Your new puppy or kitten should begin receiving vaccinations at 6 to 8 weeks of age. This is the age that they stop receiving their mother's disease fighting antibodies so vaccinations are extremely important.
Pet's are typically spayed/neutered between five and six months of age. Early spaying and neutering help prevent mammary cancer and testicular cancer later in life.
More than likely your pet is not too old to be altered. We recommend that all pets be spayed or neutered to prevent other problems such as sometimes fatal uterine infections and in females and roaming behavior and some types of cancers in males.
Heartworms are actual worms that live in your dog's heart and can cause severe heart disease in your dog. Heartworms are transmitted when the mosquito bites your pet and the heartworm larvae are injected into your pet, then carried to the heart via the bloodstream. Any dog is susceptible to being bitten at any given time even if they live indoors. There can be one worm to hundreds of worms living in the heart of a positive dog.
We require heartworm tests on a yearly basis and also if your dog has missed any prevention. If a dog is positive for heartworms and given prevention it may cause severe anaphylactic shock. Heartworm prevention is highly effective but dogs can still become infected. If you miss just one dose of a monthly medication—or give it late—it can leave your dog unprotected. Even if you give the medication as recommended, your dog may spit out or vomit a heartworm pill.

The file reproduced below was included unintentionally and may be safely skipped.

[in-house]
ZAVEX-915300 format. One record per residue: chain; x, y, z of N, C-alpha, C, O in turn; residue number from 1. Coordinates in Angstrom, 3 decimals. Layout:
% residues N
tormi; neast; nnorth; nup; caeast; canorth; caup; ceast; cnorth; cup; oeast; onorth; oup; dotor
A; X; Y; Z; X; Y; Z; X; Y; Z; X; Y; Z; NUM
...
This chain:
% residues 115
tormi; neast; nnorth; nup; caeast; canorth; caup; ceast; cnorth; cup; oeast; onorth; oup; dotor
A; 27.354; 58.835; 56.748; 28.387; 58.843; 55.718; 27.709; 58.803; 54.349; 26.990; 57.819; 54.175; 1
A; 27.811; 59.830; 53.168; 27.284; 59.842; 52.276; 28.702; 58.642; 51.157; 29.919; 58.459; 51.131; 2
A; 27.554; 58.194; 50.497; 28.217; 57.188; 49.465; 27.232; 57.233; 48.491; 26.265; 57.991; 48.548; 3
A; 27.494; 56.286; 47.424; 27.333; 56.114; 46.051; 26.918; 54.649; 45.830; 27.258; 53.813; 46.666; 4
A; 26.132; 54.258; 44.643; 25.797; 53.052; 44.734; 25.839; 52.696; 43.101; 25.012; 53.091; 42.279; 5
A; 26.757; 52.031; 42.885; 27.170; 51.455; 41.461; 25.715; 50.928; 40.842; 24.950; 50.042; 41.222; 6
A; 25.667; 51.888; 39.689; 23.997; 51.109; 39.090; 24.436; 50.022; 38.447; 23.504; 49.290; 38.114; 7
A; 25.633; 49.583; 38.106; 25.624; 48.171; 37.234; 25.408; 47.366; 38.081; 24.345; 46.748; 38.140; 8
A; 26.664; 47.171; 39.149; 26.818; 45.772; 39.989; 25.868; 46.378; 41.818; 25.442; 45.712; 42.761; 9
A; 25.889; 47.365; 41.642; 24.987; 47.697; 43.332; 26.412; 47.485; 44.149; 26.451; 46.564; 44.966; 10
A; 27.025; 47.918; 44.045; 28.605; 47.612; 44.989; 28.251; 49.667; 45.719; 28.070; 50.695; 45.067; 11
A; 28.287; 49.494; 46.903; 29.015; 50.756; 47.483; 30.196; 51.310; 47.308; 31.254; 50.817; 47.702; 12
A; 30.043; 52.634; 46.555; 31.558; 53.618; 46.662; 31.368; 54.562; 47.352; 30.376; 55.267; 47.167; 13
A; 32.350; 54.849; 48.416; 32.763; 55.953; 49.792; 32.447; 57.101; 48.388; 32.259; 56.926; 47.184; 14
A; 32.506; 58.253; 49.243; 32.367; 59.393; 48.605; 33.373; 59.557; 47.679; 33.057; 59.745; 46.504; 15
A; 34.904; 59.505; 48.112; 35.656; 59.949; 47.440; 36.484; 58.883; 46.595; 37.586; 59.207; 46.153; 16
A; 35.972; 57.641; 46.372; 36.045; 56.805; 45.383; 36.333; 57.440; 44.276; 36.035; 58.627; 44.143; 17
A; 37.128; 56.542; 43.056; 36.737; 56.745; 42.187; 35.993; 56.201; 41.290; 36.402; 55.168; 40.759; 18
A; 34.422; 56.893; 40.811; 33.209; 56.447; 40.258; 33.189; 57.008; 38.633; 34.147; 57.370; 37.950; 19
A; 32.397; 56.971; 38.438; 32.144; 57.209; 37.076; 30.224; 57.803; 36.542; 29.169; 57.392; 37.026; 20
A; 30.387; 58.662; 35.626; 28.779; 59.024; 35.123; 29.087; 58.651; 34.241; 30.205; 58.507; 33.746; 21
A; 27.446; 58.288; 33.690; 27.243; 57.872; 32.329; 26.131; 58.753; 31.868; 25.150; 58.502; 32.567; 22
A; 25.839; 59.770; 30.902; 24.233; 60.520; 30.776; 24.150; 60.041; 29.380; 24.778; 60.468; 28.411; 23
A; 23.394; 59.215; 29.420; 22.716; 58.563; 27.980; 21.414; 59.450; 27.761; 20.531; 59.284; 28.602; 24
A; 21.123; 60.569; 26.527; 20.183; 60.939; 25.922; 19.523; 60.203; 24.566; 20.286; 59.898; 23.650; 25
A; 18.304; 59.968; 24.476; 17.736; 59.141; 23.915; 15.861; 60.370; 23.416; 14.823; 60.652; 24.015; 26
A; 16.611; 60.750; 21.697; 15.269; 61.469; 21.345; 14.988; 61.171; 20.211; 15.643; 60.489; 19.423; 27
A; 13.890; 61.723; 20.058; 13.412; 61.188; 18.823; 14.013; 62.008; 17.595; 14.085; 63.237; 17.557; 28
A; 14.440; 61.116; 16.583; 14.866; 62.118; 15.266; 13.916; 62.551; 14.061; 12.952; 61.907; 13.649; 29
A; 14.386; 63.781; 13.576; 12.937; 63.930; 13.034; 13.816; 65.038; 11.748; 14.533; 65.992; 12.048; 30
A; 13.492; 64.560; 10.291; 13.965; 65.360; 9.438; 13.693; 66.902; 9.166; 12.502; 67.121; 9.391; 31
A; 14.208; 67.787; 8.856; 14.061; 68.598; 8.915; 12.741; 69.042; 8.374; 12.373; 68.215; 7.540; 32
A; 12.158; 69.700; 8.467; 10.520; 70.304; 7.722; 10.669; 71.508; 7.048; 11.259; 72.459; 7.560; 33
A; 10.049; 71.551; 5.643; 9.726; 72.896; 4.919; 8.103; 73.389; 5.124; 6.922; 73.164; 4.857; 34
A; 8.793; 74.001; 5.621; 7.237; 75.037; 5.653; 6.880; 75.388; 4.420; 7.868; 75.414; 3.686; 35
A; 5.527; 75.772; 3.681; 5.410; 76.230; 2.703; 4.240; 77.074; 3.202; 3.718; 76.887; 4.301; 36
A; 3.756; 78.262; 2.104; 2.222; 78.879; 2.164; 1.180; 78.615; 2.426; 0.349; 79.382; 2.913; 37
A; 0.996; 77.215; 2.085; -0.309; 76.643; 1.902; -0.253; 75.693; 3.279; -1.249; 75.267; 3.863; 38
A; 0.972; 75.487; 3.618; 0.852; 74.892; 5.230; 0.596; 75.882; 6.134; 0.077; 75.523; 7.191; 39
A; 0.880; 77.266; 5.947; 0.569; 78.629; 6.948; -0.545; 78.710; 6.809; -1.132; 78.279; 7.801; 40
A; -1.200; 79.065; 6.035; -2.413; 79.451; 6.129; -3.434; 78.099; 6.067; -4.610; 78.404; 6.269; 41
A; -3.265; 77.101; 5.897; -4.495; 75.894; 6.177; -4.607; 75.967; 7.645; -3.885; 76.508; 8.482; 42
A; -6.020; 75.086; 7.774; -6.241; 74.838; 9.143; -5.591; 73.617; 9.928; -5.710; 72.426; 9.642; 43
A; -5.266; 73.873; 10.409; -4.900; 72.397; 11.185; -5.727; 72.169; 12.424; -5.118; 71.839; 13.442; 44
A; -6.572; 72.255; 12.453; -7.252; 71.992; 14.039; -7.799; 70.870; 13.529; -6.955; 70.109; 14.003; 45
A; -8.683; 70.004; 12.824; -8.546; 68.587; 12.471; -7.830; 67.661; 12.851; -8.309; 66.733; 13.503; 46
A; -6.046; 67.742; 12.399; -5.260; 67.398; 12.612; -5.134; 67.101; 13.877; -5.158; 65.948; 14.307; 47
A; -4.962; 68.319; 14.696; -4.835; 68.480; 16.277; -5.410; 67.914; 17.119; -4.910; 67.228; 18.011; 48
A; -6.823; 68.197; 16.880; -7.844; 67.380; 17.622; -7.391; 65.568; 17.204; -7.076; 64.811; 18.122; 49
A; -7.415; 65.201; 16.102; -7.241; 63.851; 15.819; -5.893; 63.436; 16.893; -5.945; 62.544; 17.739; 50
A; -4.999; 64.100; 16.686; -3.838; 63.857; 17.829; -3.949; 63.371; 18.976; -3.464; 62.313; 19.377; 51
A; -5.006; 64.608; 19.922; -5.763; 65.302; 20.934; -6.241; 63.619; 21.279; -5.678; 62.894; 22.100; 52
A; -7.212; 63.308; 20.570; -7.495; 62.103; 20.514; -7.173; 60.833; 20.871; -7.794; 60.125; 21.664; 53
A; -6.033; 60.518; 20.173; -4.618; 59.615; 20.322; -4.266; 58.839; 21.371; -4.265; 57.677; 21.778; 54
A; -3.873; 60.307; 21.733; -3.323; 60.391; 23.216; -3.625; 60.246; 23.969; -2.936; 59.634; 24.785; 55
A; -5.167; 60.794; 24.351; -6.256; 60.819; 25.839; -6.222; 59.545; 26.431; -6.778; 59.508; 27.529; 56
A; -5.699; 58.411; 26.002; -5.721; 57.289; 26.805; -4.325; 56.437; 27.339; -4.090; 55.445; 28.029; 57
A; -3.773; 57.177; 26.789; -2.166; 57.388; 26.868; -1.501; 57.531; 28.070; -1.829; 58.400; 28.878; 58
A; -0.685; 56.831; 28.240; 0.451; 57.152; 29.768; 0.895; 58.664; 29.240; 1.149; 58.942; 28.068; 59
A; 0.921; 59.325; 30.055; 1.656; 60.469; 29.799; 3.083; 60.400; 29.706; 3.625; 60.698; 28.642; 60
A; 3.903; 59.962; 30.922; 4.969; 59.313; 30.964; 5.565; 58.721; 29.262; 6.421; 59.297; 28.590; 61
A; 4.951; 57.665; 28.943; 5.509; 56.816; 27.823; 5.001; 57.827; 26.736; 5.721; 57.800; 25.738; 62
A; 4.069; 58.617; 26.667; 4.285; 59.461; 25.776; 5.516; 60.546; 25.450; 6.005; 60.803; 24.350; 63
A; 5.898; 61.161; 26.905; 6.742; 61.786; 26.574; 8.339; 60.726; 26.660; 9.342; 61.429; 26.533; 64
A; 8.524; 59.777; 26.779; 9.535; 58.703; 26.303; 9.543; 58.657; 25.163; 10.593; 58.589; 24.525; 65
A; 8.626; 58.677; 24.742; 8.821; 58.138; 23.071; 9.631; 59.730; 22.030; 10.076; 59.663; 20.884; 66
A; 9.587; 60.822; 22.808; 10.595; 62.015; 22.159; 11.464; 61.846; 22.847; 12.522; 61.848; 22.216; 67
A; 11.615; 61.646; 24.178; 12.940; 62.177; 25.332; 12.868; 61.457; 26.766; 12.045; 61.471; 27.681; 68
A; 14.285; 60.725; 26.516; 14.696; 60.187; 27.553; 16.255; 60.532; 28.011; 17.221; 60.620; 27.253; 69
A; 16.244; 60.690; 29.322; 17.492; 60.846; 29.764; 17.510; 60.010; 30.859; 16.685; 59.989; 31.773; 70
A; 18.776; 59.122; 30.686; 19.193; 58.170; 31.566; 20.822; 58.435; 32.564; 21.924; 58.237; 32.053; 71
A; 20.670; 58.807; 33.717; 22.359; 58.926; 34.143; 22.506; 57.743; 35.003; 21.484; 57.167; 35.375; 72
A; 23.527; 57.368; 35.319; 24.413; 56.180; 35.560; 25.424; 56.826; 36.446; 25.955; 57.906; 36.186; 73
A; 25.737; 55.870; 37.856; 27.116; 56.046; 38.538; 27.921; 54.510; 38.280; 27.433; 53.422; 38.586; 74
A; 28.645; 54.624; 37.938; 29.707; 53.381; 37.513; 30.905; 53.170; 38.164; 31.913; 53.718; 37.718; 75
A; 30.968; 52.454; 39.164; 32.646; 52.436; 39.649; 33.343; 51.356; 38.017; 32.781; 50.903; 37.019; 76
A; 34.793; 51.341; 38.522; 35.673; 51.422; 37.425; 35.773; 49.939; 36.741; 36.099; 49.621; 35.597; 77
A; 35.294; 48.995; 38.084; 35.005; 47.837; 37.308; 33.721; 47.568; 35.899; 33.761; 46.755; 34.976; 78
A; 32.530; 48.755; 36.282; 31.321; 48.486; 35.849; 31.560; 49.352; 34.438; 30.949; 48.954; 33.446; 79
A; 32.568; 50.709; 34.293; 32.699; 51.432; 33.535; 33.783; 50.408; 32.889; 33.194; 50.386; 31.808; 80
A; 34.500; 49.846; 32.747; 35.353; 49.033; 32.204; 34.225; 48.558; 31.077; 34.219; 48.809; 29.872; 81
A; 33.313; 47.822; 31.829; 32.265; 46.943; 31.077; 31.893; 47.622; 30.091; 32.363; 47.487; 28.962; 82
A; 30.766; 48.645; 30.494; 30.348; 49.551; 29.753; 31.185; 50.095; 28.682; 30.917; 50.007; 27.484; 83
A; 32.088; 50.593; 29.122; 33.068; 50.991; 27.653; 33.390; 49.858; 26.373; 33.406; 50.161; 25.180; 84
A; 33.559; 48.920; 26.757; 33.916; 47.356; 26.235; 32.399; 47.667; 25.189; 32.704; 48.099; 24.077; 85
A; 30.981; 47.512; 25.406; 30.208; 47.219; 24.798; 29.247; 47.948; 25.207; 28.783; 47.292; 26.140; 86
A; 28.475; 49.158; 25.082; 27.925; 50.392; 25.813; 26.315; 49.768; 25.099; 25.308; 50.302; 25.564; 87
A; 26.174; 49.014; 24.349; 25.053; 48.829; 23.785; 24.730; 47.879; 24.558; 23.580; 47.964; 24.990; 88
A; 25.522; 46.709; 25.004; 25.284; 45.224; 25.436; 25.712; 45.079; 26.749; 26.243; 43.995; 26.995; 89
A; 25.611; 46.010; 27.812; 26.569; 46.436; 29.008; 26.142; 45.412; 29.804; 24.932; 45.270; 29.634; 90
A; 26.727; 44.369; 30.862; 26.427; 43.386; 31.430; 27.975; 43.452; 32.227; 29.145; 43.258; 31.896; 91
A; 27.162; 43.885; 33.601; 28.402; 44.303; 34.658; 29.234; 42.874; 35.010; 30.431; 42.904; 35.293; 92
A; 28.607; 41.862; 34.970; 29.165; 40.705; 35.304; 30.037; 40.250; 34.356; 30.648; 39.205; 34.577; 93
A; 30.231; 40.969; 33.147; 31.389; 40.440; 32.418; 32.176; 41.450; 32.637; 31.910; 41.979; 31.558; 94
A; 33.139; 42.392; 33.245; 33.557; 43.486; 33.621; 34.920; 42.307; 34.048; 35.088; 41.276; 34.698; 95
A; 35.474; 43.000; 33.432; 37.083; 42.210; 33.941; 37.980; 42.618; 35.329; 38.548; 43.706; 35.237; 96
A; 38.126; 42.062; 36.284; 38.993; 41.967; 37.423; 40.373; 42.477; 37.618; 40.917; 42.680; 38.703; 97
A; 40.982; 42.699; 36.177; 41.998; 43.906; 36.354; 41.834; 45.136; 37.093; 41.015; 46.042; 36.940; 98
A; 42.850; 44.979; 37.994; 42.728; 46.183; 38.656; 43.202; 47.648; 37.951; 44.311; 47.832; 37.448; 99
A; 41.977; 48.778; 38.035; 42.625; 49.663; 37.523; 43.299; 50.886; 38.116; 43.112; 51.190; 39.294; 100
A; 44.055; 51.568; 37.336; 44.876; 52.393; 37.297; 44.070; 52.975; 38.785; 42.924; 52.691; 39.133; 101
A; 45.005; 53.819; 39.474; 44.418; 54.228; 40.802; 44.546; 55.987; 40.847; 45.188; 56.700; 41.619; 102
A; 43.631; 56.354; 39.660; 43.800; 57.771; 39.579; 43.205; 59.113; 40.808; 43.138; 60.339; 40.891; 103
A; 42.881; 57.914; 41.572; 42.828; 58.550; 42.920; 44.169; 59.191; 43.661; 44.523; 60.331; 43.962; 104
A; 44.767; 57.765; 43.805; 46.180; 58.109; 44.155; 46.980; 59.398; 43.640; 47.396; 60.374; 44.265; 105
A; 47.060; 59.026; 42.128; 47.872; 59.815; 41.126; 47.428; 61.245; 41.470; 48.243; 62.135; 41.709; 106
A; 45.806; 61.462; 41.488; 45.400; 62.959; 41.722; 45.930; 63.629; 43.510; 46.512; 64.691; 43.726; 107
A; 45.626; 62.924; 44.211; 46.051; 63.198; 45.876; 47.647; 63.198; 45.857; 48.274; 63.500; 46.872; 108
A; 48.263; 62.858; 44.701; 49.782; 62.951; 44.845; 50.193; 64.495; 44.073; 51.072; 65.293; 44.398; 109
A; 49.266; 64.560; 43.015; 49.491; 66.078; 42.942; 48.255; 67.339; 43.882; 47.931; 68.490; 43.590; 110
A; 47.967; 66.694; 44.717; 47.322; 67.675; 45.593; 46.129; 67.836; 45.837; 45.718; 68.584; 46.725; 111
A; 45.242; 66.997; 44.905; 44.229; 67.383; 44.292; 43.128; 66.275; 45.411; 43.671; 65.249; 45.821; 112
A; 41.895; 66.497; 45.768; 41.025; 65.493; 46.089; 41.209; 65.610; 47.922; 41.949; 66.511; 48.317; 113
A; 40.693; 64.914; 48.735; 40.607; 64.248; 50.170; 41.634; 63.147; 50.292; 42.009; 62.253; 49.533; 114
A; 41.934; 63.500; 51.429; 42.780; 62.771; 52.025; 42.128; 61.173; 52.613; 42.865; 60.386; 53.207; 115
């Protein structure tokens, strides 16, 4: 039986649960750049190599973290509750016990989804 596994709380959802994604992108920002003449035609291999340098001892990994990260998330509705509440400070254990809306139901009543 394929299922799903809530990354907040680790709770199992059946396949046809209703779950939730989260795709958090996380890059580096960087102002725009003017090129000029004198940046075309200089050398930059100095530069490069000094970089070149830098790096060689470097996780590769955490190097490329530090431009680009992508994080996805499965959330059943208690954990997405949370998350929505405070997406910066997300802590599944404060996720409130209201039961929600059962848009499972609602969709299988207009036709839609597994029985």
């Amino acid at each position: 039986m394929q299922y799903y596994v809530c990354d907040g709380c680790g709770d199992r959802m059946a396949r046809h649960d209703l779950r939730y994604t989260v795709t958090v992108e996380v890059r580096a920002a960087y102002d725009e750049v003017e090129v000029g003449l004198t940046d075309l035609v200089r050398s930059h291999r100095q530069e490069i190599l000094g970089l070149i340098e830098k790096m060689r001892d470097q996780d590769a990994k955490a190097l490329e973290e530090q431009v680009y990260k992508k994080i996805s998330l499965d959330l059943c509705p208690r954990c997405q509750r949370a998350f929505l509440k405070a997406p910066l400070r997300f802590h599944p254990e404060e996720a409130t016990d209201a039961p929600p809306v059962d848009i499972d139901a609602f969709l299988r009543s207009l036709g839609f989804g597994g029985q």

Examinations are recommended at least yearly to make sure that your pet is healthy. The exam includes from head to tail examination that checks all of your pet’s body systems and provides valuable and insightful information about your pet’s health. Yearly examinations are key to keeping your healthy and finding and treating disease early.
Labwork is one of the best ways to help diagnose disease in your pet. We also use labwork as a screening tool to gauge whether it is safe for your pet to go under anesthesia and also to have a baseline for future labwork for Your pet's blood gives us a wealth of information to help keep your pet on the road to good health and in treating disease.
There are a few reasons as to why your pet scoots. One of the major reasons are anal glands are full. This is very common and the signs include scooting and excessive licking. Generally , the anal glands can be expressed fairly easily. Another reason that your pet may be scooting is tapeworms. These worms are are only contracted through fleas or rodents. The worms come out in segments and collect around your pets anal area. These can cause itching so the pet will scoot to try and remove them. There is a simple treatment for tapeworms. Yet another reason that pets scoot? Their butt itches! Pets will scoot many times after they go potty and or if they have a sudden itch.
The state of North Carolina requires that all veterinarians have a client/patient relationship to prescribe medications . This includes a yearly exam and sometimes, as is the case with anti-seizure medications and narcotics, your pet may need to be examined twice yearly. Due to DEA regulations, we will ask for an ID when you pick up a controlled medication.